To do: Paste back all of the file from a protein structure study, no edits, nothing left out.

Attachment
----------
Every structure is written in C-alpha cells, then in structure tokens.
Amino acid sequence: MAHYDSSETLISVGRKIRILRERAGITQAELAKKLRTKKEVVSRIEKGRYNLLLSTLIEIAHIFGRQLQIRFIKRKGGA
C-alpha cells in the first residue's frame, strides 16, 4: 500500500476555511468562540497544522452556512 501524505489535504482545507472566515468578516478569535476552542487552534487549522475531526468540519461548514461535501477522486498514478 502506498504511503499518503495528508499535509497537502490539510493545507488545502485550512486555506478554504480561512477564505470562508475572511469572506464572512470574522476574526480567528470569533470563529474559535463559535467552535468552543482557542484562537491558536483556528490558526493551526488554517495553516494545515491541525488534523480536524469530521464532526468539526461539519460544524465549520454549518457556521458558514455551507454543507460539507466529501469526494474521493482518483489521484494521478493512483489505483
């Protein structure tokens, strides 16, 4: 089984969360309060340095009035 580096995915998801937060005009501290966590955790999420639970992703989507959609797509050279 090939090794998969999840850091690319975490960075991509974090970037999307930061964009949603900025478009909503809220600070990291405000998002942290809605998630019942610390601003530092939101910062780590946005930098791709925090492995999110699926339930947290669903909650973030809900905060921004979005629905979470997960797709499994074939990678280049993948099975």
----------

Every structure is written in C-alpha cells, then in structure tokens.
Amino acid sequence: MAHYDSSETLISVGRKIRILRERAGITQAELAKKLRTKKEVVSRIEKGRYNLLLSTLIEIAHIFGRQLQIRFIKRKGGA
C-alpha cells in the first residue's frame, strides 16, 4: 500500500476555511468562540497544522452556512 501524505489535504482545507472566515468578516478569535476552542487552534487549522475531526468540519461548514461535501477522486498514478 502506498504511503499518503495528508499535509497537502490539510493545507488545502485550512486555506478554504480561512477564505470562508475572511469572506464572512470574522476574526480567528470569533470563529474559535463559535467552535468552543482557542484562537491558536483556528490558526493551526488554517495553516494545515491541525488534523480536524469530521464532526468539526461539519460544524465549520454549518457556521458558514455551507454543507460539507466529501469526494474521493482518483489521484494521478493512483489505483
């Protein structure tokens, strides 16, 4: 089984969360309060340095009035 580096995915998801937060005009501290966590955790999420639970992703989507959609797509050279 090939090794998969999840850091690319975490960075991509974090970037999307930061964009949603900025478009909503809220600070990291405000998002942290809605998630019942610390601003530092939101910062780590946005930098791709925090492995999110699926339930947290669903909650973030809900905060921004979005629905979470997960797709499994074939990678280049993948099975």